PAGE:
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Djembe: More than just tones & slaps

Anyone who has ever heard a djembe played will have noticed that there are a lot of different sounds that come out of that one drum. Sometimes it’s hard to see how they are being made, especially if you’re watching an African djembe master, since their hands move so fast! The sounds range from a deep boom to a high pitched slapping sound, with various melodious sounds coming through in between. Sometimes it sounds like the drum is singing, and what a beautiful song it is.

You might also notice that any person who plays the djembe frequently will have very calloused hands. A Djembefola’s (djembe player) hands are his tools, and over time the parts that are repeatedly hitting the goat skin of the drum will callous over and become hardened. A famous Griote from Guinea, Mohammed Bangoura, has hands that are as “hard as the soles of the feet”, and that is not an exaggeration!

When you are getting started, it's best to keep it simple with the technique. There are three main sounds that can be played on a djembebasstone and slap.

drum tub

The bass sound (low-pitched) is achieved by striking the drum in the middle of the skin with a heavy hand, with the fingers held together.

drum tub

The tone (medium-pitched) is played with the hand on the edge of the skin, using the wrist as well as the arm to propel the hand towards the drum. The fingers should be held together, hitting the drum in the form of a “flipper”.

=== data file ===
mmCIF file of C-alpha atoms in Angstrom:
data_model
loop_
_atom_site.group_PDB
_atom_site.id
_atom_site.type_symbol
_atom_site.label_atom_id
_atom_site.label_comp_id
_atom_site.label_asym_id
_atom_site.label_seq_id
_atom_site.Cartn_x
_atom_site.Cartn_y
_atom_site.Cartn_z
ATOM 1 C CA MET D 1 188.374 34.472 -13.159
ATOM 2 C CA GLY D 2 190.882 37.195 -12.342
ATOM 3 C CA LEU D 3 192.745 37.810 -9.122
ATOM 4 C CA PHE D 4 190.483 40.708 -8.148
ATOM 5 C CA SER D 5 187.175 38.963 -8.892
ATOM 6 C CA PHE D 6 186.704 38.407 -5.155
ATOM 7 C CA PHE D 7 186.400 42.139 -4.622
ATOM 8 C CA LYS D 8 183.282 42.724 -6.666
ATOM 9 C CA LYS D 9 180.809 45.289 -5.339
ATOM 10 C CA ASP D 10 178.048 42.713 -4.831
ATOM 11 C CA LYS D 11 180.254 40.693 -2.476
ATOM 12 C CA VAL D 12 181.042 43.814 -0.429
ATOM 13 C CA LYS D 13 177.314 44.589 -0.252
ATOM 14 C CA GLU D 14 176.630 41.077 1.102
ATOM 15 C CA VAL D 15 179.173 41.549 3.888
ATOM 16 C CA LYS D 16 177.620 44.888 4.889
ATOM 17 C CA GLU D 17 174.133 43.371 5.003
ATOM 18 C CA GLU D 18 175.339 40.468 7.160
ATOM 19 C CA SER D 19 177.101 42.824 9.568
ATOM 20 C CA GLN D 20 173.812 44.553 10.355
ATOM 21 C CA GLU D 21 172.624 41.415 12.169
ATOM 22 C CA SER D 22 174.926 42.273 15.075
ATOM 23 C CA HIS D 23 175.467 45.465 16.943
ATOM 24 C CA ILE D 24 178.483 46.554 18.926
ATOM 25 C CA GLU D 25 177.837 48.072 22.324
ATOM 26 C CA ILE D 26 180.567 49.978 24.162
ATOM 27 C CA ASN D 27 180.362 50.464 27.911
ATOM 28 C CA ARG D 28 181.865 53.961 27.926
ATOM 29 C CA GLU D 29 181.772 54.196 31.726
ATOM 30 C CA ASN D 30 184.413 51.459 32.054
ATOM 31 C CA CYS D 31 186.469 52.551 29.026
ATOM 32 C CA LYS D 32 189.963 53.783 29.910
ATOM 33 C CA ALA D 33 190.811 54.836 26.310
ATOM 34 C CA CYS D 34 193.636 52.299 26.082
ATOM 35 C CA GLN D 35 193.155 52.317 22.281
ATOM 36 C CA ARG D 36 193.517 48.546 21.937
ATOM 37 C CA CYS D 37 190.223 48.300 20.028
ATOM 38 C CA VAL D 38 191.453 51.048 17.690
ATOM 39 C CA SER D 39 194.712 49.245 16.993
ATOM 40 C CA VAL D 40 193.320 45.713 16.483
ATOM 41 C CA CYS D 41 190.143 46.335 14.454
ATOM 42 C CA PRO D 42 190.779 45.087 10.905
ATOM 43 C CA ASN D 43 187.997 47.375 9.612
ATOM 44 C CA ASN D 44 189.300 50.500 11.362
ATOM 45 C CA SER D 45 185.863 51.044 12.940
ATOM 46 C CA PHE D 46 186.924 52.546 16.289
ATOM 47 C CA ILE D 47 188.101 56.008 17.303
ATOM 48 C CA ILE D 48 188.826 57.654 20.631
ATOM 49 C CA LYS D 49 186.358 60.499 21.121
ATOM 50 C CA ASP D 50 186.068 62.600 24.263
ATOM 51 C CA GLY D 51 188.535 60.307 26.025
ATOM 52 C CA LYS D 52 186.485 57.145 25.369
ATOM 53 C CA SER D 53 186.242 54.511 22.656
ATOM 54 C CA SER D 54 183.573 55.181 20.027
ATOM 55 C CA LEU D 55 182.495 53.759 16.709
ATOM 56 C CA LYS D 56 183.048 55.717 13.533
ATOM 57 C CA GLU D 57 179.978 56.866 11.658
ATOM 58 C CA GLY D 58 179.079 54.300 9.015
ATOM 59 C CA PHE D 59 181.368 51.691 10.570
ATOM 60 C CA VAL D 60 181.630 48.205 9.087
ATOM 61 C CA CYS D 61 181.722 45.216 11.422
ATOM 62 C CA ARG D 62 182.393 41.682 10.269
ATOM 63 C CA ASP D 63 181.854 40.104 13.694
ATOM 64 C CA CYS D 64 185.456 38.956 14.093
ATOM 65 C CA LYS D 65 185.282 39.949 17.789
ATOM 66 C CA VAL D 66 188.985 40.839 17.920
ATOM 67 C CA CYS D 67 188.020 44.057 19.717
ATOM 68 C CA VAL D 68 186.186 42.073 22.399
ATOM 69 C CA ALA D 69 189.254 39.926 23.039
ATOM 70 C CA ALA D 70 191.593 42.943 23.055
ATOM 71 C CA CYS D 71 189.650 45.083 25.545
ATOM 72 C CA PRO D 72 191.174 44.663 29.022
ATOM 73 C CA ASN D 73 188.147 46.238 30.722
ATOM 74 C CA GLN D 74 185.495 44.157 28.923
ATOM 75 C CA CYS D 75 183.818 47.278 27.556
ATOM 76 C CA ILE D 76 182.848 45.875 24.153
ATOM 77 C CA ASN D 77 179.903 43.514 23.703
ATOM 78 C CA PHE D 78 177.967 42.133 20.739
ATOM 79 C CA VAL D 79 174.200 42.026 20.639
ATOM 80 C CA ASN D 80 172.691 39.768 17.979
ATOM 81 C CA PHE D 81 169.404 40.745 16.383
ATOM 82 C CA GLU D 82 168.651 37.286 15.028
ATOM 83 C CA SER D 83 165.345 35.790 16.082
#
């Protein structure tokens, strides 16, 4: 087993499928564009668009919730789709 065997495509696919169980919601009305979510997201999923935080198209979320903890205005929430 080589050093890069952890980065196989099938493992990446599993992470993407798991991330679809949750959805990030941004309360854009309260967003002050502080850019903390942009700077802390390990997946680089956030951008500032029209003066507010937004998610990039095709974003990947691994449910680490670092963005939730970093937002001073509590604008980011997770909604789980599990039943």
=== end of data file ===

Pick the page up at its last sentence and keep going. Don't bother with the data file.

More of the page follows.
drum tub

The slap (high-pitched) is technically the hardest stroke to achieve. There are many types of slap, all of which are played near the edge. Ghanaians play their slap slightly further in than the tone as shown below.

drum tub

Djembe drummers from Guinea, Mali and other countries where the djembe is indigenous, slap slightly further out, with the fingers pointing as shown below.

In both cases the fingers should be completely relaxed and whipped towards the head/rim of the drum by the arm and wrist. The best way to achieve the slap is through trial and error, and as every person’s hands are different so every person will have a unique sound on the drum. http://www.drumafrica.co.uk/articles/the-djembe/

While these are the main three sounds that can be made with a djembe, variations and additions can be made. There is a music that comes through the djembe, and each is a little bit different. Have fun with it!

 

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We look forward to hearing from you.
Tim Orgias | InRhythm

Rhythm Regulates the Brain
The History of African Drumming: Origins
 

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Wednesday, 24 April 2019
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